It turned out to be fairly easy to scoop up the first and second cub with the fishing net, however they tried to threaten us with their little snarls. They were still quite small though very solid and strong. They were put into two cages. The last one was a bit of challenge as it escaped the fishing scoop and ran to the capture net, where it got caught.  Hein scooped it up and Joseph was, as usual, very quick in his actions and micro-chipped the cub. Time to sex the cub! A girl! She was given a temp name Xa.

The second microchipping also went very smoothly as the cubs seemed to freeze once they were caught. We took head shots from different sides and body shots in order to identify them, as they looked remarkably similar. I lifted her leg to sex her, yet another female!! She was nick-named Yoya and like the first one she was immediately put back into her Ravine camp and she also ran straight into the dense vegetations of the stream.

The third one proved to be more difficult to handle. First we had trouble getting the cub out of the cage. Then the cub was fighting us. We managed to get the chip in and photos taken in the end, not without a bit of casualties. At one point my finger was bitten but no harm done. However, Thinus (our assistant reserve manager) got a bit on his arm, which still looked bloody after the operation completed.

Well what is the chance that ALL 3 cubs in our FIRST ever TRIPLET litter are ALL girls?? When I gently lifted the cub’s little but strong leg, I couldn't contain my excitement! INDEED, ALL 3 of Madonna’s cubs are baby girls!!!!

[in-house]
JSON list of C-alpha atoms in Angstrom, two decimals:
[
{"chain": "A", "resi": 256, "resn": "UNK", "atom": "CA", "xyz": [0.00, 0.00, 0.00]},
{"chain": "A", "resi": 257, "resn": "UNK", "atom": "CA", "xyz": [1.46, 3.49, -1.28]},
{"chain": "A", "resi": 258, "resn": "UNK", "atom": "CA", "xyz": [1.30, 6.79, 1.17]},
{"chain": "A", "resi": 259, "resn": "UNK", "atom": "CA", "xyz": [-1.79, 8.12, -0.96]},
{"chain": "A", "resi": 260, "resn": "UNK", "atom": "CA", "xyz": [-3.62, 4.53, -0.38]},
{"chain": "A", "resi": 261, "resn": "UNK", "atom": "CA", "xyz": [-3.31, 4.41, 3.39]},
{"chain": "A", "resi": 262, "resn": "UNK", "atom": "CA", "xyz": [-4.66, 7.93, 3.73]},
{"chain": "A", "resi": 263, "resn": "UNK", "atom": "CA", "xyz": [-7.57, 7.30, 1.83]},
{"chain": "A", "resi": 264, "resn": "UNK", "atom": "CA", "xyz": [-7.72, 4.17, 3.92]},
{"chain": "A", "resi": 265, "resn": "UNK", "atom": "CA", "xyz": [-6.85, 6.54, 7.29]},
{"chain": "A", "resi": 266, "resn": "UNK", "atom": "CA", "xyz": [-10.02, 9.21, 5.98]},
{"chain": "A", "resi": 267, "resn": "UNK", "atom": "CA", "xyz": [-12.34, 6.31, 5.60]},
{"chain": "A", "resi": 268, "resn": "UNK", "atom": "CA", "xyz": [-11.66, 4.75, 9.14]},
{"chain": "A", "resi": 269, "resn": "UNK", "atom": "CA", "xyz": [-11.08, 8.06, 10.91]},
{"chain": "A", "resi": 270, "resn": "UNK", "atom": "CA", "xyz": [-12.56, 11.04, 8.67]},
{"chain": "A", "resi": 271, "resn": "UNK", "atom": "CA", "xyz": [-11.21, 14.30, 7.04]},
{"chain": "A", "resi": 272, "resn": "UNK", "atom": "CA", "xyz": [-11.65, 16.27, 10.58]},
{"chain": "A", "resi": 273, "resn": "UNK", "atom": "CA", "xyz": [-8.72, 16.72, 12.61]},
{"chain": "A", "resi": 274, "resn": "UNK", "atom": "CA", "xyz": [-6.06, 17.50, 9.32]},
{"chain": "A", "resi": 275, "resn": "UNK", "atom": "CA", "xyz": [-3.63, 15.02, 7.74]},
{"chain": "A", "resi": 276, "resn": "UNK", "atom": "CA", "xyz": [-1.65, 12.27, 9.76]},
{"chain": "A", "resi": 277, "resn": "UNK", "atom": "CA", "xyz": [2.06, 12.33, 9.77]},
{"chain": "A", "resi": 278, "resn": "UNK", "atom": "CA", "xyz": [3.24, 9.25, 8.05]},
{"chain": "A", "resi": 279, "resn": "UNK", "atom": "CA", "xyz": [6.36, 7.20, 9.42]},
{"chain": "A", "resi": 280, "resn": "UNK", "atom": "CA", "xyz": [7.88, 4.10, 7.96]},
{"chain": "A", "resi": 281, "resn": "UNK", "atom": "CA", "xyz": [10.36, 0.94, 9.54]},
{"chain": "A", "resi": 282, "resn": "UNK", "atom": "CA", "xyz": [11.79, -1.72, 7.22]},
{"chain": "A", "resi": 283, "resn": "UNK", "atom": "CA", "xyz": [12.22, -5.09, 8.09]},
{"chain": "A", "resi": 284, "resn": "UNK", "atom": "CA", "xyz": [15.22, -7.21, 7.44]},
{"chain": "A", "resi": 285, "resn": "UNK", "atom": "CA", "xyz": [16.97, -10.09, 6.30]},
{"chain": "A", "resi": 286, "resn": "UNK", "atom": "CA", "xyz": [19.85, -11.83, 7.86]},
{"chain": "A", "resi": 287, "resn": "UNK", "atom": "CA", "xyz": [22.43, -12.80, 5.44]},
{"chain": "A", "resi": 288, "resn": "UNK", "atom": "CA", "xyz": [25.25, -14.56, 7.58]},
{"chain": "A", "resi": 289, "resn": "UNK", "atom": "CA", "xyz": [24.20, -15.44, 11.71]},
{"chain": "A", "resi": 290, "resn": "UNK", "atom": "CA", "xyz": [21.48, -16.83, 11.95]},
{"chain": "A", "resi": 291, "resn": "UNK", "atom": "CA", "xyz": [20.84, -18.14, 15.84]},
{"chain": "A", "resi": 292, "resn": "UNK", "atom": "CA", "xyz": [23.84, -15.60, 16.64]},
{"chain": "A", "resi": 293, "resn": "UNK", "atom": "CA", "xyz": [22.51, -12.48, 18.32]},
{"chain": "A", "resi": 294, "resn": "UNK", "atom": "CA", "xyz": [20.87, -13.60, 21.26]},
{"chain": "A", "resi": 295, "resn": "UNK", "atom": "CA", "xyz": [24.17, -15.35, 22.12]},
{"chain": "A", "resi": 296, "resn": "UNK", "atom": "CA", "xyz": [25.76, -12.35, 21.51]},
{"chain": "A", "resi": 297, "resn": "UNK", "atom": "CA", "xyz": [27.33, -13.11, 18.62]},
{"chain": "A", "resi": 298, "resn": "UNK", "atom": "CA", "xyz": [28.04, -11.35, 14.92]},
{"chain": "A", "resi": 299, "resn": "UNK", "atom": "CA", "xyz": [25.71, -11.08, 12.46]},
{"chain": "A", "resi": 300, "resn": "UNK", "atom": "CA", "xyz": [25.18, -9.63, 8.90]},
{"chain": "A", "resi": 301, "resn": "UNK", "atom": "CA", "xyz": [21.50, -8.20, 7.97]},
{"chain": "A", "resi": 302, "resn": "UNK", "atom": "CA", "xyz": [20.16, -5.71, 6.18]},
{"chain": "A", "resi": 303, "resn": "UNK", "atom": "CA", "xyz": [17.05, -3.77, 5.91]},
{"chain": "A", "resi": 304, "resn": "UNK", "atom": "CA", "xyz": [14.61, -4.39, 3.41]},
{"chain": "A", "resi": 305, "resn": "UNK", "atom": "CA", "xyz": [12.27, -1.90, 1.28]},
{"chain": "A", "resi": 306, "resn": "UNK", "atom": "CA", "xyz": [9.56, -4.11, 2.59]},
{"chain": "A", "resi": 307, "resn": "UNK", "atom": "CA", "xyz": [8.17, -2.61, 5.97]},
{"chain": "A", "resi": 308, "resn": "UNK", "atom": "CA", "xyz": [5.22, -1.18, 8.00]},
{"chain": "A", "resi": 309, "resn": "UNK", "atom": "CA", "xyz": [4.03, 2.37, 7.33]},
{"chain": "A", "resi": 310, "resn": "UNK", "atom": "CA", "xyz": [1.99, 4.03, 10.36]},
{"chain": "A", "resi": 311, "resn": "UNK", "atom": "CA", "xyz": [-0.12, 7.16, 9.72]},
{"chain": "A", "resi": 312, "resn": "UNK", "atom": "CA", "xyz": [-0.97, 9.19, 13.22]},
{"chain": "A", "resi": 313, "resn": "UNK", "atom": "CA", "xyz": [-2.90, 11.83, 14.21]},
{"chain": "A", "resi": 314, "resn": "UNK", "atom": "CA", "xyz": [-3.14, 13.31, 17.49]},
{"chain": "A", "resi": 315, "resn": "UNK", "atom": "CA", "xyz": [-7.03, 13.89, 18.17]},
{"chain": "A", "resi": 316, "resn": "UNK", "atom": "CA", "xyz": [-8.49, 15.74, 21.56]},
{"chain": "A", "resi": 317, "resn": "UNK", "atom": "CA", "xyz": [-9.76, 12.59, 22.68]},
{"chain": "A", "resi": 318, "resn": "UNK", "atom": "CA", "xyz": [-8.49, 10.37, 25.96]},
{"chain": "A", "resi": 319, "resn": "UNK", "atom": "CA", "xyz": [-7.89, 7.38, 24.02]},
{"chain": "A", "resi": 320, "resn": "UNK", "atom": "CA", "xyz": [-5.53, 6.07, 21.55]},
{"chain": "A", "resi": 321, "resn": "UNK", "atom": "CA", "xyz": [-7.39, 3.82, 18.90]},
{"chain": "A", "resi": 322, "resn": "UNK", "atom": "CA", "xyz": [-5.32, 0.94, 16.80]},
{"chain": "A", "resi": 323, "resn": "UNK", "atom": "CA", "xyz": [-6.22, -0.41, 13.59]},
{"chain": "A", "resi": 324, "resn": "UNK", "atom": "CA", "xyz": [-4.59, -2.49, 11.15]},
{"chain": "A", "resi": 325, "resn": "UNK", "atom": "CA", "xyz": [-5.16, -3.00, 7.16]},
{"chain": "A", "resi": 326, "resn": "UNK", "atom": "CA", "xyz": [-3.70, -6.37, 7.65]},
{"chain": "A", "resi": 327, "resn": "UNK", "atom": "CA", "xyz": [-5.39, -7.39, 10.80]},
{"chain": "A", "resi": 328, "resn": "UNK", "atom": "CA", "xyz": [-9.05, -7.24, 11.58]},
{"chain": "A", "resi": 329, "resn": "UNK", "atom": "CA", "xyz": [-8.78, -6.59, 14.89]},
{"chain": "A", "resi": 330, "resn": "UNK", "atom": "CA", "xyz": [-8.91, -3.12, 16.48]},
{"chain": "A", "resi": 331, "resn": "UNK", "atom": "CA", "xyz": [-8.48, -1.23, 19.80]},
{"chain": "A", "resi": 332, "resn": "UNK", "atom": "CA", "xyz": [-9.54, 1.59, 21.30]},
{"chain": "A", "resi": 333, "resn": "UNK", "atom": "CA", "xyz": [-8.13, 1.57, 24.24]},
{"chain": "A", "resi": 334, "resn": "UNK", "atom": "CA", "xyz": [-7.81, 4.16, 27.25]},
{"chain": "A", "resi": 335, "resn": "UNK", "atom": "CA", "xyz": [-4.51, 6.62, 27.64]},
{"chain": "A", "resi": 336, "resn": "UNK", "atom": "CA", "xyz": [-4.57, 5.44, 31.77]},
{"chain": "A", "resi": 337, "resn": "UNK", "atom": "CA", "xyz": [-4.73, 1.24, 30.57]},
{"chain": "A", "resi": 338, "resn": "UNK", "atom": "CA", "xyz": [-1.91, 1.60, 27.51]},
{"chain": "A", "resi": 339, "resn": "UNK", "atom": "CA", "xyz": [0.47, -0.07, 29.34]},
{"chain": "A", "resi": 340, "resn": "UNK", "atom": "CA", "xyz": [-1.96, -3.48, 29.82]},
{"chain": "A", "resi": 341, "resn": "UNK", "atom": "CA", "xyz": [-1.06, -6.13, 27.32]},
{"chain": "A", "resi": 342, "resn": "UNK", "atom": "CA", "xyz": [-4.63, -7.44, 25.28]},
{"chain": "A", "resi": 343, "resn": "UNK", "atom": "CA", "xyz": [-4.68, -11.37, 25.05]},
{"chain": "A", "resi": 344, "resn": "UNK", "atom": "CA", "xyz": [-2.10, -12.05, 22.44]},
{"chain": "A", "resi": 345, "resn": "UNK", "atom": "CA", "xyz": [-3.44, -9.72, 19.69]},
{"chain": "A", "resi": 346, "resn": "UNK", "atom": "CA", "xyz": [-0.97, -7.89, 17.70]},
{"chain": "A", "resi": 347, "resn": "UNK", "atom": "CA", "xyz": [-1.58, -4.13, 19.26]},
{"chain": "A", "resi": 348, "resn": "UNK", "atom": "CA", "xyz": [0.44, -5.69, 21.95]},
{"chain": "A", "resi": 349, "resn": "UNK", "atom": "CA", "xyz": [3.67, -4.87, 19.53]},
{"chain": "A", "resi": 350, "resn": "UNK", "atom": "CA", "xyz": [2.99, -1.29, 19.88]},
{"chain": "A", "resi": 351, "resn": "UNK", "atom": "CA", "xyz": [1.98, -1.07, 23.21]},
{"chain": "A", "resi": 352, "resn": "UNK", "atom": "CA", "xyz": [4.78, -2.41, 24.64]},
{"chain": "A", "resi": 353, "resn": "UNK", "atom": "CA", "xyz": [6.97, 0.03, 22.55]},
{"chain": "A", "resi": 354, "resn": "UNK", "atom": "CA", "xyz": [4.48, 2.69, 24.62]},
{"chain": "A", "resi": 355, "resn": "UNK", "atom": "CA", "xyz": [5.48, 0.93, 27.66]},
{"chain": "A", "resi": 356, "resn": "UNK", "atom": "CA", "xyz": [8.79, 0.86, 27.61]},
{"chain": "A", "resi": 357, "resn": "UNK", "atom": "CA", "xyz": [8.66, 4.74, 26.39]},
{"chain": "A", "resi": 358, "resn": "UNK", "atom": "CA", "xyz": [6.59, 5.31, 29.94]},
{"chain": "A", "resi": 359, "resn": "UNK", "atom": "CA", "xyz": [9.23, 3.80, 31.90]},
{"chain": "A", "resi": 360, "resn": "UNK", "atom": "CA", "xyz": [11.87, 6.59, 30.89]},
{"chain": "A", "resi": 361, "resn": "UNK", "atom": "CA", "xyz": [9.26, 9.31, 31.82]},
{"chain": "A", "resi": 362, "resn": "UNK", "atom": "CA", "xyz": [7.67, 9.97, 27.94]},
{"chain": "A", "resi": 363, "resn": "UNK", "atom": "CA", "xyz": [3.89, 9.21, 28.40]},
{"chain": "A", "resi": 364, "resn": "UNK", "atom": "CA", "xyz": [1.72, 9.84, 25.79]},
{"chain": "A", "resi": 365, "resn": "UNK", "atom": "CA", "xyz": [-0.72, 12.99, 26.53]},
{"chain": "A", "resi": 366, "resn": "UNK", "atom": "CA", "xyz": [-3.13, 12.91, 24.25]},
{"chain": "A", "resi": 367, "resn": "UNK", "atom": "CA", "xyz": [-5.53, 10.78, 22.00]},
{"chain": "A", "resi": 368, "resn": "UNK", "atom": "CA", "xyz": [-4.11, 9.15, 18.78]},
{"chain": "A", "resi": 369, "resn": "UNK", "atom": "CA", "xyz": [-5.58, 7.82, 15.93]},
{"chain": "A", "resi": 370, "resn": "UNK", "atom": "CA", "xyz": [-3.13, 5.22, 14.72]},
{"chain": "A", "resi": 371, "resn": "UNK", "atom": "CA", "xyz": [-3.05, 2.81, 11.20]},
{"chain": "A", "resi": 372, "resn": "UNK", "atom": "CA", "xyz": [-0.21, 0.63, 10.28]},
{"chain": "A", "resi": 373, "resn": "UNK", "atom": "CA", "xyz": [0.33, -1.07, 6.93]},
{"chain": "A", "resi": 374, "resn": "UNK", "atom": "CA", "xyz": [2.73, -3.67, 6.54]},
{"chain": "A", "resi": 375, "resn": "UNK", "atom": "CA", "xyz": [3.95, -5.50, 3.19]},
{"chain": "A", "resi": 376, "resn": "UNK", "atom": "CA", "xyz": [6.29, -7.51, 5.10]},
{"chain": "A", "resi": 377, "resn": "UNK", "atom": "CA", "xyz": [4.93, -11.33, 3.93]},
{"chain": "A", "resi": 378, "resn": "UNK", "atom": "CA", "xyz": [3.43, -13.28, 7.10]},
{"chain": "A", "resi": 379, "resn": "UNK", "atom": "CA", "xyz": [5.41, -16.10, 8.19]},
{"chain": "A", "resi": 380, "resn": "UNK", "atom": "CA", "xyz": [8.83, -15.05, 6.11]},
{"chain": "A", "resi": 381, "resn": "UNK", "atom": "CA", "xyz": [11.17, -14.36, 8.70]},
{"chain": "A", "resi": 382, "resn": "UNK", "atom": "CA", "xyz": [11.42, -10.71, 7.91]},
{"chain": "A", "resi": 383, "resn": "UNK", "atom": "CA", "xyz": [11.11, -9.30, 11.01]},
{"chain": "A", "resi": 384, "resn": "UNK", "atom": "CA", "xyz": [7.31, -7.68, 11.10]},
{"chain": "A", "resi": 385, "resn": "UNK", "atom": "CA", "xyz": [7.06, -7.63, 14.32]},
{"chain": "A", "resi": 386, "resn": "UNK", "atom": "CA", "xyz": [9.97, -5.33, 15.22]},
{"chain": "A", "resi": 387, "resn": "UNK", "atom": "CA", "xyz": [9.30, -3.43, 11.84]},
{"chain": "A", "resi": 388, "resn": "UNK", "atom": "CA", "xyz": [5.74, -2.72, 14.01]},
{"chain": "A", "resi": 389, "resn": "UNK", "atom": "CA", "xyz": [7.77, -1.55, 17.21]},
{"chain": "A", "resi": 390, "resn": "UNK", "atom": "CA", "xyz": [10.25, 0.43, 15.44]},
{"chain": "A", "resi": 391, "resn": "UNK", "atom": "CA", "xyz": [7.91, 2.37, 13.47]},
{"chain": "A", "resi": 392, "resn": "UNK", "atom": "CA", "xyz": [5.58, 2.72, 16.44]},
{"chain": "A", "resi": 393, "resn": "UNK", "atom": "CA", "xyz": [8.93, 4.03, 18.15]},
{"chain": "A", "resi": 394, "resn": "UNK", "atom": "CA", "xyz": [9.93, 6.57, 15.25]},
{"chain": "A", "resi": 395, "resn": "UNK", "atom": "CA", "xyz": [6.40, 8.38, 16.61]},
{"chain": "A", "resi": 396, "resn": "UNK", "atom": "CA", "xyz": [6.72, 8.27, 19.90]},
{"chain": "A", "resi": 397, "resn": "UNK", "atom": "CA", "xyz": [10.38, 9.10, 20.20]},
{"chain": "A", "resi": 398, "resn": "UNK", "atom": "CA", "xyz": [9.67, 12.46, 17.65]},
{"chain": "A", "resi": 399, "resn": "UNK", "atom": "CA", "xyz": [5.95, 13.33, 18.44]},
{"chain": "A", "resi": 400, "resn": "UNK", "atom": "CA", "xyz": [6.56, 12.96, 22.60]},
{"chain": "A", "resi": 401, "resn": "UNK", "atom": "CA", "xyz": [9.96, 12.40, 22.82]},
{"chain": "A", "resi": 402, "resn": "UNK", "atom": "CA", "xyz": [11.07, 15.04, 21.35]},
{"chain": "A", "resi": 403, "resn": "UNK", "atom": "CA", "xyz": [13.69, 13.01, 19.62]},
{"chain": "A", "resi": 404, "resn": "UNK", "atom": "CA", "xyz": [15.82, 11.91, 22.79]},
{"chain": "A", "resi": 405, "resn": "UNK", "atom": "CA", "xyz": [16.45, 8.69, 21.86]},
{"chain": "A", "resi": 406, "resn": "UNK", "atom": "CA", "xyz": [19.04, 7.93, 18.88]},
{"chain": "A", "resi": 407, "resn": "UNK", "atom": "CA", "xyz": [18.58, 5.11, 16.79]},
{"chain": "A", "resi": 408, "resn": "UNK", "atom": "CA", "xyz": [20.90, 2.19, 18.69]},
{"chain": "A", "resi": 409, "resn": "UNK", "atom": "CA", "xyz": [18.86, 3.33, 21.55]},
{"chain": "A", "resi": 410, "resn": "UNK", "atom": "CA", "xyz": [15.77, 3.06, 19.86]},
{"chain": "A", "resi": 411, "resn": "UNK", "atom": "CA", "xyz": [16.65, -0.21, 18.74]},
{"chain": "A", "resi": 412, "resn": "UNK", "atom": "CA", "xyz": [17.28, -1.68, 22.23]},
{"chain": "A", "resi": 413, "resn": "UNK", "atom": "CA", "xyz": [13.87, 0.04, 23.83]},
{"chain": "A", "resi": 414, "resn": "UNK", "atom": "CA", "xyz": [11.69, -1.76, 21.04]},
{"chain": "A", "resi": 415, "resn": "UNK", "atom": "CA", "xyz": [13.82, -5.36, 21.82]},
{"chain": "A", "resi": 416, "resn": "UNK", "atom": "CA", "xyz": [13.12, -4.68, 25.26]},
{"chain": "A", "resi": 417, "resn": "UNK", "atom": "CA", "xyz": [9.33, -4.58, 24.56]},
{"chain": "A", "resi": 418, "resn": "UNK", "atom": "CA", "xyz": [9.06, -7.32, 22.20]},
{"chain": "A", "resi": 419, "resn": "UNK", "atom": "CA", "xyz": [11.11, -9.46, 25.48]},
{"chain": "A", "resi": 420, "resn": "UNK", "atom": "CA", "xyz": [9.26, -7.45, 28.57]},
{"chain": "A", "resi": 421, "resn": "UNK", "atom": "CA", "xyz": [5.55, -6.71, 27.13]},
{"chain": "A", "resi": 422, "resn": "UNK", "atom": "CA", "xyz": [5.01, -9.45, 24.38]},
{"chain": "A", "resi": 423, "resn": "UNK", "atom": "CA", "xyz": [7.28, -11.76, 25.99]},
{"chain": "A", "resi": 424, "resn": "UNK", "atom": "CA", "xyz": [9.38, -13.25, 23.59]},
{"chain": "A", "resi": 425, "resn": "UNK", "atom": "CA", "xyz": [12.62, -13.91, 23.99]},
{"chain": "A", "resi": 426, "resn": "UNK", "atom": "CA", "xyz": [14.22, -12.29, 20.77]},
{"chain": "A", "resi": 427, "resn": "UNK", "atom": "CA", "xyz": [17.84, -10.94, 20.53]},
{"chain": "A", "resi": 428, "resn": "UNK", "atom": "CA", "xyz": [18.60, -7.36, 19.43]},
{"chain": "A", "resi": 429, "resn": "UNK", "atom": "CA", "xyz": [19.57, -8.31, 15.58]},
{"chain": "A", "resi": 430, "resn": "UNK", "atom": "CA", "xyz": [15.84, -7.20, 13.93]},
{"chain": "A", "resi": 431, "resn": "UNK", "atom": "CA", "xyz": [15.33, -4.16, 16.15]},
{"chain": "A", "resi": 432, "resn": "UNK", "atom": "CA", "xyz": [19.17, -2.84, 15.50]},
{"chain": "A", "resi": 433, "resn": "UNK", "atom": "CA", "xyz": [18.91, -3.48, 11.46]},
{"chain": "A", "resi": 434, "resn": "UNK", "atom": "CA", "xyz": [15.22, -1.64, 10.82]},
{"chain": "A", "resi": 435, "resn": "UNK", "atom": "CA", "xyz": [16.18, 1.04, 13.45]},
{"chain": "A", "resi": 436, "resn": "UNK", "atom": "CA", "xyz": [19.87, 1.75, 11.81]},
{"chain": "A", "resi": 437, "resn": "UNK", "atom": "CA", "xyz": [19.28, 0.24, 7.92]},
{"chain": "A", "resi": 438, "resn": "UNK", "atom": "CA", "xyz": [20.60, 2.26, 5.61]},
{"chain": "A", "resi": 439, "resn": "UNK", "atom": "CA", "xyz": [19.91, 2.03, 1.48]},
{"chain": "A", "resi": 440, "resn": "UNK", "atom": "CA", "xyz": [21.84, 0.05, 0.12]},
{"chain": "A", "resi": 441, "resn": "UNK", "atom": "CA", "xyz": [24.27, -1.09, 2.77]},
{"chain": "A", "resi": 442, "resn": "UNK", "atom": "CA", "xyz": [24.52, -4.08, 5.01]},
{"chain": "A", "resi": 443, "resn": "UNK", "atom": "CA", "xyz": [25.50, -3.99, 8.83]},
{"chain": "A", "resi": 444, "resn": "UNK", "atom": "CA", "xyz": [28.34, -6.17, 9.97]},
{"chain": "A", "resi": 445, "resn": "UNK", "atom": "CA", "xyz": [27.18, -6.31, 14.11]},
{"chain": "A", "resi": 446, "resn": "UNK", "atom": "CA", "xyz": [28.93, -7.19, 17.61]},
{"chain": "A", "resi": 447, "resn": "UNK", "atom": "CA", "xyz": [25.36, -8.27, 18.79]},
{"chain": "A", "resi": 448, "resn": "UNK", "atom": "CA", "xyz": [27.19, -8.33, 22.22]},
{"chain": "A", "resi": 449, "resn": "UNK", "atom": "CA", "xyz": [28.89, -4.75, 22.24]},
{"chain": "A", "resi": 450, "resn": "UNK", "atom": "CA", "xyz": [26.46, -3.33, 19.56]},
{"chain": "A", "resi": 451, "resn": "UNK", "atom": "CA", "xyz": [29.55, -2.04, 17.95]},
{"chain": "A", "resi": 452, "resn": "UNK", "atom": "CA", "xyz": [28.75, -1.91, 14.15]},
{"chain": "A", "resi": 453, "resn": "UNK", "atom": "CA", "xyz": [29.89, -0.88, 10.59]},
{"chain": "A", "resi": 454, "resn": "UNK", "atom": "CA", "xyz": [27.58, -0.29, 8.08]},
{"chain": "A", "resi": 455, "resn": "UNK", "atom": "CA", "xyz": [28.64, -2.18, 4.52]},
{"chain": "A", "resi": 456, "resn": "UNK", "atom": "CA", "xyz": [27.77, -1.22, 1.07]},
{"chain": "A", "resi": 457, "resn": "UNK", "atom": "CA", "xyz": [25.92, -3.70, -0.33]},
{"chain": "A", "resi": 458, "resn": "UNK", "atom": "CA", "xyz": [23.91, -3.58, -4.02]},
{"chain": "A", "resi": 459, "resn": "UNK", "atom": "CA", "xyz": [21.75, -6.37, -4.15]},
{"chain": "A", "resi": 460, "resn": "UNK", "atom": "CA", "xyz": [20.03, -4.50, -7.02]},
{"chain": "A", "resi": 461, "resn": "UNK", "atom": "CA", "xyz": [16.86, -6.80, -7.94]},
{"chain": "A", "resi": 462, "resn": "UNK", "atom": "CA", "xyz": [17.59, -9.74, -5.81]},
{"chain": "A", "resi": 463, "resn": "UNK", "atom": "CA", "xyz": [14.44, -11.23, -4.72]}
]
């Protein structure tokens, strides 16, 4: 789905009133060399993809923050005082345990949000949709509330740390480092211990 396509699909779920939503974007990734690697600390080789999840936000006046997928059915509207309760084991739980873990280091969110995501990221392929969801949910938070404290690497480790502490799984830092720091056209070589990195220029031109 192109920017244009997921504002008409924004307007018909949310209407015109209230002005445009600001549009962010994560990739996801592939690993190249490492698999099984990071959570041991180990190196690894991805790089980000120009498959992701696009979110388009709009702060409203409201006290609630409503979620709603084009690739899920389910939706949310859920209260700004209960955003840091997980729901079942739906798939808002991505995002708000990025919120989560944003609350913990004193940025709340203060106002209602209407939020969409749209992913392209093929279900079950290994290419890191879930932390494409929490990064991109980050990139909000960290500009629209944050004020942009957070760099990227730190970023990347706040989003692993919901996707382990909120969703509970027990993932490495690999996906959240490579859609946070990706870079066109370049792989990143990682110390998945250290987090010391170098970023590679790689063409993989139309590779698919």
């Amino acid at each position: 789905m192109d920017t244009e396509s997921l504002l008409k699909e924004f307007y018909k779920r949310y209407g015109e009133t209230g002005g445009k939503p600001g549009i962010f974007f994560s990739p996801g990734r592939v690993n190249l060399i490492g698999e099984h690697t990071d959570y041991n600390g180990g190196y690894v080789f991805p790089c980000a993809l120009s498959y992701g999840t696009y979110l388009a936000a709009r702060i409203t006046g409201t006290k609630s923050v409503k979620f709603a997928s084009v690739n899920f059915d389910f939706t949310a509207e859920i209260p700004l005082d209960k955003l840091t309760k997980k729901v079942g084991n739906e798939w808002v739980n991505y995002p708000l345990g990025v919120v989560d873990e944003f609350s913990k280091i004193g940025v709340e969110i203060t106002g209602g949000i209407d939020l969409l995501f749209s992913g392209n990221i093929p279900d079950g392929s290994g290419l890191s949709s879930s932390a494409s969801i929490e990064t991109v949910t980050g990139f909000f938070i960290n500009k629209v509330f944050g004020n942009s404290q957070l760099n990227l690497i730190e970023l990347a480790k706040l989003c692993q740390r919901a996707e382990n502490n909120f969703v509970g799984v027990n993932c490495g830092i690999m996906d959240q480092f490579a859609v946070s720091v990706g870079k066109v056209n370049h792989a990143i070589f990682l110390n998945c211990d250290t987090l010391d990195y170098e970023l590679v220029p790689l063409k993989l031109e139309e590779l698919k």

WE WON A LOTTERY! AND WE ARE ROCKING!!  We named her Zeta for now.

Feb 2st  2012

Yoya being examined
After Microchipping, we left all the gates connecting three camps open, hoping Madonna would reunite with her 3 cubs overnight. However, the next morning on Jan 29th she was found inside the 2 Ha Ravine camp with two cubs, pacing with another cub on the other side of the fence inside 7 Ha Catkins camp.  For the whole family to get back together, either the lone cub had to come through to the mini-management camp to the Ravine, or Madonna had to come to Catkins to fetch her. During afternoon monitoring this had not yet happened. We managed to coax Madonna into Catkins, hoping the lone cub would follow her back into Mini-camp, then back to Ravine. But the cub refused to cross the threshold. It had to be the same cub that refused to cross the gate in reverse the other day! We left them for the night but by this morning, the status quo remained the same. I had to find ways to get them all back together so Madonna doesn’t have to be caught spending time with two households. The best method again, is the fishing scoop net.

But easily said than done! The cub was much smarter than us! And certainly a lot faster than us! We spent the day yesterday figuring out way to catch her, using Madonna as lure, but needless to say we failed. Her little told her not to trust us and her little legs can certainly run. In the darkness we abandoned our effort to reunite the family and let Madonna decide if she should spend time in Catkins or in Ravines and with which cubs, leaving the two gates between the three camps open. It was not without pity that I retired for the evening, thinking how much of a challenge it was for a tiger mother. Despite having to go back and  forth between the three camps, at no time did she express any sign of anger or impatience to her screaming and demanding cubs, and always showered them with tenderness and patience, no matter how helpless she felt…